Neal denied all, but the crooks had another problem. As Fasick; his wife, Esther; Neal; and Dooley waited across the street from the Bon Marché just before the robbery, a woman acquainted with both Fasick and Neal was walking nearby and spotted Fasick. The woman, later identified as Martha Roper, had heard Fasick had recently married and wondered about his wife. She walked toward him, trying unsuccessfully to catch his eye and strike up a conversation, but he was engrossed in conversation with his wife and Dooley. As she politely waited, she saw him signal a woman in a parked Studebaker whom she recognized as Neal's wife, May. Roper knew of Joe Neal's shady recent past as a bootlegger, and she wondered why his wife was driving such a nice car. She became suspicious. Then she saw Joe Neal, who was also signaling. She became more suspicious, so much so that she wrote down the Studebaker's license-plate number. She watched and waited. Moments later she saw part of the robbery go down, and she called King County Sheriff Matt Starwich's office. Later in the afternoon Starwich (1879-1941) sent a couple of deputies to the Stanley Apartments at 7th and Madison and they arrested the Fasicks and May Neal.
It was speculated that May Neal was driving the Studebaker so the bandits could switch cars after the robbery, but the plan went awry, probably because of the fast action of the police. To make matters worse, in the rush back to the Stanley Apartments she wrecked the Studebaker. Though the defendants remained mum, within two days Starwich's office had ascertained that there were two more suspects in the robbery. But he police weren't sure who they were.
An Inside Job
But there was another link. It turned out the robbery was an inside job. The truth came out nearly a month later when a woman went to a Seattle attorney, James McCabe, in an effort to get a diamond ring back that a friend, Norris Lockwood, had taken from her. The woman, Lillian Quinville, told McCabe that several weeks before the robbery she'd been with Lockwood at Eddy's Place, a speakeasy on S Washington Street. While feigning to be passed out drunk, she'd overhead Fasick, Neal, and Lockwood, who worked as a porter at the Bon Marché, plotting the robbery. McCabe notified the police, and Lockwood was arrested on September 4. He promptly spilled the beans. He admitted that he had provided information about the daily transfer of store deposits to Fasick and Neal prior to the robbery, and that he had been signaling the men from inside the store on the day of the robbery to alert them when to make their move. He also identified Dooley and Callahan as the two other robbers. Dooley was arrested in October, but Callahan wasn't caught until the following March, seven months after the heist.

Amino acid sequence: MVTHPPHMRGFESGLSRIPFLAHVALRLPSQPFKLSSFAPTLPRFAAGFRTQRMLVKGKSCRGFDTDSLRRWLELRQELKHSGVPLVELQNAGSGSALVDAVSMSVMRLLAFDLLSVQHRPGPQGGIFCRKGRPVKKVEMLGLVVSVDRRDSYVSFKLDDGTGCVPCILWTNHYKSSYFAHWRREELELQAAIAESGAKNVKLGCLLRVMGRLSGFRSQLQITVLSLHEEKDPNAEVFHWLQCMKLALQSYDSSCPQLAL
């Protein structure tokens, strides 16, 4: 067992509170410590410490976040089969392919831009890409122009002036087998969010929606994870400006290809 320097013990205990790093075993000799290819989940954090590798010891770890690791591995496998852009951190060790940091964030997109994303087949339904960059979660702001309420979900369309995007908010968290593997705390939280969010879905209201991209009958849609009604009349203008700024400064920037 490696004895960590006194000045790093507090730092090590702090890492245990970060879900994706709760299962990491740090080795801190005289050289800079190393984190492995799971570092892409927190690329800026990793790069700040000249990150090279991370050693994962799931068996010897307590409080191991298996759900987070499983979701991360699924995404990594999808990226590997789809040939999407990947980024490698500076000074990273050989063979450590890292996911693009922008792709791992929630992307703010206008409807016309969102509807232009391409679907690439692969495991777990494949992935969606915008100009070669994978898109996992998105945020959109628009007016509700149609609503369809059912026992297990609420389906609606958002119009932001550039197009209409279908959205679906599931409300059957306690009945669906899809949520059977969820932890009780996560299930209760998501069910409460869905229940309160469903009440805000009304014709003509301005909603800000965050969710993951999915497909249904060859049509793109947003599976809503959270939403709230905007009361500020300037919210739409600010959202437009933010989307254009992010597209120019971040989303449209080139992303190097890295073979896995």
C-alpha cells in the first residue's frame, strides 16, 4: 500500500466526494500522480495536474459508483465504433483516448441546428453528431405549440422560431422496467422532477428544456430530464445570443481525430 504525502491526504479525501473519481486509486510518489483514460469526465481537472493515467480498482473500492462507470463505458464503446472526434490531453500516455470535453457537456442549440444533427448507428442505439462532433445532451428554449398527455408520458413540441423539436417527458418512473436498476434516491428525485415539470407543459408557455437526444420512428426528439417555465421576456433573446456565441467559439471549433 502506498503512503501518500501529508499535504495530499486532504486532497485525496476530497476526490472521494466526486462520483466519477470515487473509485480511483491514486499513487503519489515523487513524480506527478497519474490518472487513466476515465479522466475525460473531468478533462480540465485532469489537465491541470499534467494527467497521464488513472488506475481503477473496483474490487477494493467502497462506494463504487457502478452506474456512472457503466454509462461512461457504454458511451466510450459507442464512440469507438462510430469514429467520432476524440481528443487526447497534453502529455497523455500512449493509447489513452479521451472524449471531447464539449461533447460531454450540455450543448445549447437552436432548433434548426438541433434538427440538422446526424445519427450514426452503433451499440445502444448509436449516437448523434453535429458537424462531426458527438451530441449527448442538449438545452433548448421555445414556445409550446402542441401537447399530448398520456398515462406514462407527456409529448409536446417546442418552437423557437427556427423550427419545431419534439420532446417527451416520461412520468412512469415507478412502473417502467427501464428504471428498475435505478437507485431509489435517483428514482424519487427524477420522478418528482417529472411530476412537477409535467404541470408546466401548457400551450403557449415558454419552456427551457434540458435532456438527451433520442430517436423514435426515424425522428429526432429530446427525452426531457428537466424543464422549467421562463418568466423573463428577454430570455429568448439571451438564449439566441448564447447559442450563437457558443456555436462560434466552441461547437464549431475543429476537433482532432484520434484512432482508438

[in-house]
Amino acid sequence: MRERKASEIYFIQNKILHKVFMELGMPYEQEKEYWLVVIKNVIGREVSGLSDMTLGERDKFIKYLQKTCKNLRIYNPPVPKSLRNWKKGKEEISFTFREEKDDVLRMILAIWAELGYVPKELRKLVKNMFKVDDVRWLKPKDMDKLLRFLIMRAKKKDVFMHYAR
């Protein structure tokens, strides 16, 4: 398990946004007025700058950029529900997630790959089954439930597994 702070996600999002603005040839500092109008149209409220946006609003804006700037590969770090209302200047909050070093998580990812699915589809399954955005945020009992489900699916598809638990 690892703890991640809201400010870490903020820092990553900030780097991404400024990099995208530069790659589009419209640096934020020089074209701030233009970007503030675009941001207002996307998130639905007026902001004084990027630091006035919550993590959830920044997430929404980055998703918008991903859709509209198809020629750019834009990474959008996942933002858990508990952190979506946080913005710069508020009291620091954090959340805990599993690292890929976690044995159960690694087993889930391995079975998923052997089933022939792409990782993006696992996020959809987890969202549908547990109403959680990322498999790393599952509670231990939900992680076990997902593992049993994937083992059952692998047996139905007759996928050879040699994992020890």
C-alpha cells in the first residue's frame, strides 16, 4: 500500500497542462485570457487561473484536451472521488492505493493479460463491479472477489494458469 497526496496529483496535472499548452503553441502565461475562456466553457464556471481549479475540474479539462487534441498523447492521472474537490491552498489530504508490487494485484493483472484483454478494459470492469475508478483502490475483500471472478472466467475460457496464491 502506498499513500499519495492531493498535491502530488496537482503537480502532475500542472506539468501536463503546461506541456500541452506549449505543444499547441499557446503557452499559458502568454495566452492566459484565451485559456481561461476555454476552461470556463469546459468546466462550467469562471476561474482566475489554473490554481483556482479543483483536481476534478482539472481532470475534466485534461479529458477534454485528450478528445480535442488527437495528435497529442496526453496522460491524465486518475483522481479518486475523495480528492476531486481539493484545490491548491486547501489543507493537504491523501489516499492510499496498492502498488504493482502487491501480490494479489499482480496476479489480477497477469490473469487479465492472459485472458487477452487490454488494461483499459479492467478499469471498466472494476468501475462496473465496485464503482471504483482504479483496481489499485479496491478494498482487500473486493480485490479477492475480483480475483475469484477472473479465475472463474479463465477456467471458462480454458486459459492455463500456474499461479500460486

Both Edward and Esther Fasick, as well as Dooley, were convicted of the crime by a King County jury in February 1925. (Though Esther Fasick did not participate in the robbery itself, she knew of the scheme and was at the scene in the moments leading up to the robbery.) Callahan and Lockwood both pleaded guilty, and Lockwood was rewarded with a suspended sentence for his cooperation with the investigation. Joe and May Neal fled before their trial but were arrested in Minneapolis in October 1925 and returned to King County for trial. (That was a story in itself. May Neal's brother Guy Whitcomb personally tracked the couple to Minneapolis over a period of months and confronted Joe Neal in a knife fight.) Joe Neal soon pleaded guilty, but his wife (represented by attorney John Dore [1881-1938], later mayor of Seattle) went to trial a month later. The jury struggled with a verdict, and just when it appeared the judge was going to announce that they were hopelessly deadlocked, they gave it one last shot and acquitted her, a surprise ending in a story filled with intrigue.